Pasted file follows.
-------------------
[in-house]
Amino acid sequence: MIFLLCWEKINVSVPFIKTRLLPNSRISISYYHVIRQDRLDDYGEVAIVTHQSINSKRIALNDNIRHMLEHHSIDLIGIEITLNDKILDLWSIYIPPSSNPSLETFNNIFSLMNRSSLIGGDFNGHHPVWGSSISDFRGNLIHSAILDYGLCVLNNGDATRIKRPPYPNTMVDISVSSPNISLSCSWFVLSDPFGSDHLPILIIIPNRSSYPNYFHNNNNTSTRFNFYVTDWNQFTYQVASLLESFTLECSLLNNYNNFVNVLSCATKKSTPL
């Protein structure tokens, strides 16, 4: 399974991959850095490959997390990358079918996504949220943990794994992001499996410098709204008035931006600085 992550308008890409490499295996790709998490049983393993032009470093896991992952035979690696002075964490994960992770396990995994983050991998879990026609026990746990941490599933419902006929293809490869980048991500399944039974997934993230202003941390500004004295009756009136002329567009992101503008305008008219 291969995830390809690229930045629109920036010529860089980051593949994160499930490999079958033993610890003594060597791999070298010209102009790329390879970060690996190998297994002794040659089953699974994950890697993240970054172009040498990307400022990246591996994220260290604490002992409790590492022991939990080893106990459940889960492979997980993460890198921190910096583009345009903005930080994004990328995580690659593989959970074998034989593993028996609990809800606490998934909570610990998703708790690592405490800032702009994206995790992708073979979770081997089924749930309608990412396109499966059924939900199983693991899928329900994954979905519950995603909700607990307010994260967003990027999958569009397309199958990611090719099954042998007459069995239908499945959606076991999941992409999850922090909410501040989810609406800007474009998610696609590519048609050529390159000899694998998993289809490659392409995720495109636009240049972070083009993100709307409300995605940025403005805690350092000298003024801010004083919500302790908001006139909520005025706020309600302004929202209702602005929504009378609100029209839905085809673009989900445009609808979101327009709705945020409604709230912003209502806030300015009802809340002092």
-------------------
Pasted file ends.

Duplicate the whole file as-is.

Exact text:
[in-house]
Amino acid sequence: MIFLLCWEKINVSVPFIKTRLLPNSRISISYYHVIRQDRLDDYGEVAIVTHQSINSKRIALNDNIRHMLEHHSIDLIGIEITLNDKILDLWSIYIPPSSNPSLETFNNIFSLMNRSSLIGGDFNGHHPVWGSSISDFRGNLIHSAILDYGLCVLNNGDATRIKRPPYPNTMVDISVSSPNISLSCSWFVLSDPFGSDHLPILIIIPNRSSYPNYFHNNNNTSTRFNFYVTDWNQFTYQVASLLESFTLECSLLNNYNNFVNVLSCATKKSTPL
């Protein structure tokens, strides 16, 4: 399974991959850095490959997390990358079918996504949220943990794994992001499996410098709204008035931006600085 992550308008890409490499295996790709998490049983393993032009470093896991992952035979690696002075964490994960992770396990995994983050991998879990026609026990746990941490599933419902006929293809490869980048991500399944039974997934993230202003941390500004004295009756009136002329567009992101503008305008008219 291969995830390809690229930045629109920036010529860089980051593949994160499930490999079958033993610890003594060597791999070298010209102009790329390879970060690996190998297994002794040659089953699974994950890697993240970054172009040498990307400022990246591996994220260290604490002992409790590492022991939990080893106990459940889960492979997980993460890198921190910096583009345009903005930080994004990328995580690659593989959970074998034989593993028996609990809800606490998934909570610990998703708790690592405490800032702009994206995790992708073979979770081997089924749930309608990412396109499966059924939900199983693991899928329900994954979905519950995603909700607990307010994260967003990027999958569009397309199958990611090719099954042998007459069995239908499945959606076991999941992409999850922090909410501040989810609406800007474009998610696609590519048609050529390159000899694998998993289809490659392409995720495109636009240049972070083009993100709307409300995605940025403005805690350092000298003024801010004083919500302790908001006139909520005025706020309600302004929202209702602005929504009378609100029209839905085809673009989900445009609808979101327009709705945020409604709230912003209502806030300015009802809340002092």